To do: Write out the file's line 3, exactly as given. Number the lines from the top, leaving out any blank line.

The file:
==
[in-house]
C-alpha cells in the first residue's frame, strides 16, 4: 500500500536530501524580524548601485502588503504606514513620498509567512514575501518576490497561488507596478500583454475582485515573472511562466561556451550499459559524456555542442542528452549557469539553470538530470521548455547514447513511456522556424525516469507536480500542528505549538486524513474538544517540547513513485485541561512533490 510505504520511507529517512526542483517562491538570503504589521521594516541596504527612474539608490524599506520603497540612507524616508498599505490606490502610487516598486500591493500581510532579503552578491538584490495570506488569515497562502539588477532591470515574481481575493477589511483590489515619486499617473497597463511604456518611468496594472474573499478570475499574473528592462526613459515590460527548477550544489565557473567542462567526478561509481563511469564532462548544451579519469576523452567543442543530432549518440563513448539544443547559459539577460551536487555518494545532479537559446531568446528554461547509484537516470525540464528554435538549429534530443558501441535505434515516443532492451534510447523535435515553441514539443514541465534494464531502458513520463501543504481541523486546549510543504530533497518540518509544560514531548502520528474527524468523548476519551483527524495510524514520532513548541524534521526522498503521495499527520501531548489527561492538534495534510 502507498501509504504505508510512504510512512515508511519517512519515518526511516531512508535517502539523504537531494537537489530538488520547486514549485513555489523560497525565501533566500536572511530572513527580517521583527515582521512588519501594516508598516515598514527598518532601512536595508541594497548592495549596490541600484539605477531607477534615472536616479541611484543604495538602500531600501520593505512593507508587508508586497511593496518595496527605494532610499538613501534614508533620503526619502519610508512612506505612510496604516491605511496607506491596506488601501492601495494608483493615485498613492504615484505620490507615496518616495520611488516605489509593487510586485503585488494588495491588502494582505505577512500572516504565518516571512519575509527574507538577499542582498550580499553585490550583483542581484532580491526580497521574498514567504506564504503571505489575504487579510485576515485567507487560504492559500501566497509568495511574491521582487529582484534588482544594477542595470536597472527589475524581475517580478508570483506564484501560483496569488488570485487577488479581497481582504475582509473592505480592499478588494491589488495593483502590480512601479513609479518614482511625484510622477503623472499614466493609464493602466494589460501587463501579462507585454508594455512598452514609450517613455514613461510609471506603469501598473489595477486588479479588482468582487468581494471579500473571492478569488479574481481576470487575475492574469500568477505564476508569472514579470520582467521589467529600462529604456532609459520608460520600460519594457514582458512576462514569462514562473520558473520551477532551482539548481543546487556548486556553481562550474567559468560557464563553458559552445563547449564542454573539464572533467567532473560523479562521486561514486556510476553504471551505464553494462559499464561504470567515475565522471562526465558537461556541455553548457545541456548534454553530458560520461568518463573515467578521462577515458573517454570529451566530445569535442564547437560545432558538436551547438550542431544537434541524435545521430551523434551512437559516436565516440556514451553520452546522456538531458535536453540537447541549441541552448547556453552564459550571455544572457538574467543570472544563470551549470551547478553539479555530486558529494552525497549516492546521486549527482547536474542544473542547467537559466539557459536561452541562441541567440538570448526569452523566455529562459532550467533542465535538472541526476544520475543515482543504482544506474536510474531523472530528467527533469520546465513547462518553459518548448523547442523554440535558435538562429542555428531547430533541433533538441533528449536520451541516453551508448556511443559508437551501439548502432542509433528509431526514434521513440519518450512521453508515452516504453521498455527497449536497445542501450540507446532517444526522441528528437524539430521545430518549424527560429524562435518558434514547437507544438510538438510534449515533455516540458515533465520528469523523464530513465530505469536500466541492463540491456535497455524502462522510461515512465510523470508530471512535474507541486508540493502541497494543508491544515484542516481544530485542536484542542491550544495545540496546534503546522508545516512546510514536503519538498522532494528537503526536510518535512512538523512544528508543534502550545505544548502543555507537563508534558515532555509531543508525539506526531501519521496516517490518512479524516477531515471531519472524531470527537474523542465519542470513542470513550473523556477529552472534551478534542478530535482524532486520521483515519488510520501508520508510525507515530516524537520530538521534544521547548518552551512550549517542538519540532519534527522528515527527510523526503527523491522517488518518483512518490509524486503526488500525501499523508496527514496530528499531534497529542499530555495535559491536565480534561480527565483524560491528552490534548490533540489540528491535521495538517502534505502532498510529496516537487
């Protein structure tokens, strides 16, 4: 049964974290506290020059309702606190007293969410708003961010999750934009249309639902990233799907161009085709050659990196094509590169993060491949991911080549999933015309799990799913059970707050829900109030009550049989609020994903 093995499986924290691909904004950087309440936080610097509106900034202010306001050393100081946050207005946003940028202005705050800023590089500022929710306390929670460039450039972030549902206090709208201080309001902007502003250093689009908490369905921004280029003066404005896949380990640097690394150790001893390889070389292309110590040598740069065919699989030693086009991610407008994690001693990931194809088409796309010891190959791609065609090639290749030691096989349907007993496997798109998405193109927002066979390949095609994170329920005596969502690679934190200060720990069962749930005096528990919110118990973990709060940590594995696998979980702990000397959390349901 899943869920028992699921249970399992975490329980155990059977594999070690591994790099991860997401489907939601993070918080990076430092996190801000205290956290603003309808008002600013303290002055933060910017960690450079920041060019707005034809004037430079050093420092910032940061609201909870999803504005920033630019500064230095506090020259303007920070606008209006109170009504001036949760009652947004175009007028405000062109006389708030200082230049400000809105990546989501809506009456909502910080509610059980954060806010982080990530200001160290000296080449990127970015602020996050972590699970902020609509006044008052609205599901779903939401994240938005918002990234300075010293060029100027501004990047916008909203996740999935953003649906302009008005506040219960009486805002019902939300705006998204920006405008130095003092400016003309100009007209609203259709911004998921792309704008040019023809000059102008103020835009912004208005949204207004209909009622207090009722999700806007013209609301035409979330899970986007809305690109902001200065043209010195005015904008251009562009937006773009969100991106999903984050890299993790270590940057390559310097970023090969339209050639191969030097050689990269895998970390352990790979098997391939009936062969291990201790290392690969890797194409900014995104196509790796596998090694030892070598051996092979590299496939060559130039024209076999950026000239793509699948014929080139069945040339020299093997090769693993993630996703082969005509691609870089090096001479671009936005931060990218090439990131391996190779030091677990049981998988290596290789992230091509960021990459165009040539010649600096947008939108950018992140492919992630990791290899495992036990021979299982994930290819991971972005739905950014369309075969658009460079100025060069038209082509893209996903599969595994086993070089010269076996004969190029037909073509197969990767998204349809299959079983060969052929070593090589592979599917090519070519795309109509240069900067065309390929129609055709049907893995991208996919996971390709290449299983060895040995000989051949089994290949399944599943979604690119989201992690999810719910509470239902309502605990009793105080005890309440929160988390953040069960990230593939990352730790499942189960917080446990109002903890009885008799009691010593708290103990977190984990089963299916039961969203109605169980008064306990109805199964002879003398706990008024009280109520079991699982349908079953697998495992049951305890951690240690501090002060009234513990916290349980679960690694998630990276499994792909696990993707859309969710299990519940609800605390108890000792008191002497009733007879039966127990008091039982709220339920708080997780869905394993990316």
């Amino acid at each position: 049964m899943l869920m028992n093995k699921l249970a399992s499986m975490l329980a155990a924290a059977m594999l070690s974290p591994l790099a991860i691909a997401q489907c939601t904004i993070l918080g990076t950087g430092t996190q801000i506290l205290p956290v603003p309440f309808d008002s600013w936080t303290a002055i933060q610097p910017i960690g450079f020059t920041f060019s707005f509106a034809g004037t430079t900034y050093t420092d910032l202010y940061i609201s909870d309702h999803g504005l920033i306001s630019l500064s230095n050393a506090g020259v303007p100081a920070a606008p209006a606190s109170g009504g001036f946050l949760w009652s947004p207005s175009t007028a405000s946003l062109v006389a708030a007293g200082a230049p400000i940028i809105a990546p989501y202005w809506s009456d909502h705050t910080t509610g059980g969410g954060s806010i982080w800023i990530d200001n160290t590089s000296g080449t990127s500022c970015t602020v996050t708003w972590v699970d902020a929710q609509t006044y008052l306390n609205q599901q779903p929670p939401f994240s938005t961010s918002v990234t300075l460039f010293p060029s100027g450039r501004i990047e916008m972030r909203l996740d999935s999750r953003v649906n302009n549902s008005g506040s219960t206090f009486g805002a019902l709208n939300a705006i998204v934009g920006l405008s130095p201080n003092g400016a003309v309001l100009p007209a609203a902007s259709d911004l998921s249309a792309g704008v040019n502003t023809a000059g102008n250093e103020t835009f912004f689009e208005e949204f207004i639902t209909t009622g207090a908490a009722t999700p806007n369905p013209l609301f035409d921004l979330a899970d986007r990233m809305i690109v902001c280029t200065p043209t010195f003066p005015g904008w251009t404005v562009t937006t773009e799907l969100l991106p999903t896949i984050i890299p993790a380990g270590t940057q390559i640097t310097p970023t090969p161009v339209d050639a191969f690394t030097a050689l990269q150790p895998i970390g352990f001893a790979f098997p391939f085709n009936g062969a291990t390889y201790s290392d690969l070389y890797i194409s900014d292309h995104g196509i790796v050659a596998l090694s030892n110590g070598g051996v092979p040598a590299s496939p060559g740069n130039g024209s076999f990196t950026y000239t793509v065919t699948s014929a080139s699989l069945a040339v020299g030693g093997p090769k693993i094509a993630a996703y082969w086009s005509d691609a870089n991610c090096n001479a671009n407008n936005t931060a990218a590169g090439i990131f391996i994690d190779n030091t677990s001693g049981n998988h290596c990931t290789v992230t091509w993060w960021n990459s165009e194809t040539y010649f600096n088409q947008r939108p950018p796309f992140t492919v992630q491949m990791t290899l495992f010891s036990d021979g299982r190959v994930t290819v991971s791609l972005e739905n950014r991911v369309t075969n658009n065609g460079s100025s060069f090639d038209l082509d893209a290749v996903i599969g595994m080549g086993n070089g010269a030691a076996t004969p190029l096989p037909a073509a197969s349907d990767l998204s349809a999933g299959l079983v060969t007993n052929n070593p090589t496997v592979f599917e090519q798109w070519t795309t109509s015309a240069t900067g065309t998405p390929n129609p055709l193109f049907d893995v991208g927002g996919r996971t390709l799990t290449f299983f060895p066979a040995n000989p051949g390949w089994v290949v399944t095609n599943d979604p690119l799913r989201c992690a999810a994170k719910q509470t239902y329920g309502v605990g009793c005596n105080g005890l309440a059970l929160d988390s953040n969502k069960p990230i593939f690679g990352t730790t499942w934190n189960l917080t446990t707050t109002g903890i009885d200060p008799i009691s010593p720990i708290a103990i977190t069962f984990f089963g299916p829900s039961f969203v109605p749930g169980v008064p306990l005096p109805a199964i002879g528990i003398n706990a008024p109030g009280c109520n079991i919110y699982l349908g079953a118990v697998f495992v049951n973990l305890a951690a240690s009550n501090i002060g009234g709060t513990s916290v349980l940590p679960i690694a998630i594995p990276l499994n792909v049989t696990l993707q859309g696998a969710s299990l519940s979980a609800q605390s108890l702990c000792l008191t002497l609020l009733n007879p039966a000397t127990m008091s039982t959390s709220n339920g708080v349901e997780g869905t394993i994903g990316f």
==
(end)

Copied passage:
């Protein structure tokens, strides 16, 4: 049964974290506290020059309702606190007293969410708003961010999750934009249309639902990233799907161009085709050659990196094509590169993060491949991911080549999933015309799990799913059970707050829900109030009550049989609020994903 093995499986924290691909904004950087309440936080610097509106900034202010306001050393100081946050207005946003940028202005705050800023590089500022929710306390929670460039450039972030549902206090709208201080309001902007502003250093689009908490369905921004280029003066404005896949380990640097690394150790001893390889070389292309110590040598740069065919699989030693086009991610407008994690001693990931194809088409796309010891190959791609065609090639290749030691096989349907007993496997798109998405193109927002066979390949095609994170329920005596969502690679934190200060720990069962749930005096528990919110118990973990709060940590594995696998979980702990000397959390349901 899943869920028992699921249970399992975490329980155990059977594999070690591994790099991860997401489907939601993070918080990076430092996190801000205290956290603003309808008002600013303290002055933060910017960690450079920041060019707005034809004037430079050093420092910032940061609201909870999803504005920033630019500064230095506090020259303007920070606008209006109170009504001036949760009652947004175009007028405000062109006389708030200082230049400000809105990546989501809506009456909502910080509610059980954060806010982080990530200001160290000296080449990127970015602020996050972590699970902020609509006044008052609205599901779903939401994240938005918002990234300075010293060029100027501004990047916008909203996740999935953003649906302009008005506040219960009486805002019902939300705006998204920006405008130095003092400016003309100009007209609203259709911004998921792309704008040019023809000059102008103020835009912004208005949204207004209909009622207090009722999700806007013209609301035409979330899970986007809305690109902001200065043209010195005015904008251009562009937006773009969100991106999903984050890299993790270590940057390559310097970023090969339209050639191969030097050689990269895998970390352990790979098997391939009936062969291990201790290392690969890797194409900014995104196509790796596998090694030892070598051996092979590299496939060559130039024209076999950026000239793509699948014929080139069945040339020299093997090769693993993630996703082969005509691609870089090096001479671009936005931060990218090439990131391996190779030091677990049981998988290596290789992230091509960021990459165009040539010649600096947008939108950018992140492919992630990791290899495992036990021979299982994930290819991971972005739905950014369309075969658009460079100025060069038209082509893209996903599969595994086993070089010269076996004969190029037909073509197969990767998204349809299959079983060969052929070593090589592979599917090519070519795309109509240069900067065309390929129609055709049907893995991208996919996971390709290449299983060895040995000989051949089994290949399944599943979604690119989201992690999810719910509470239902309502605990009793105080005890309440929160988390953040069960990230593939990352730790499942189960917080446990109002903890009885008799009691010593708290103990977190984990089963299916039961969203109605169980008064306990109805199964002879003398706990008024009280109520079991699982349908079953697998495992049951305890951690240690501090002060009234513990916290349980679960690694998630990276499994792909696990993707859309969710299990519940609800605390108890000792008191002497009733007879039966127990008091039982709220339920708080997780869905394993990316």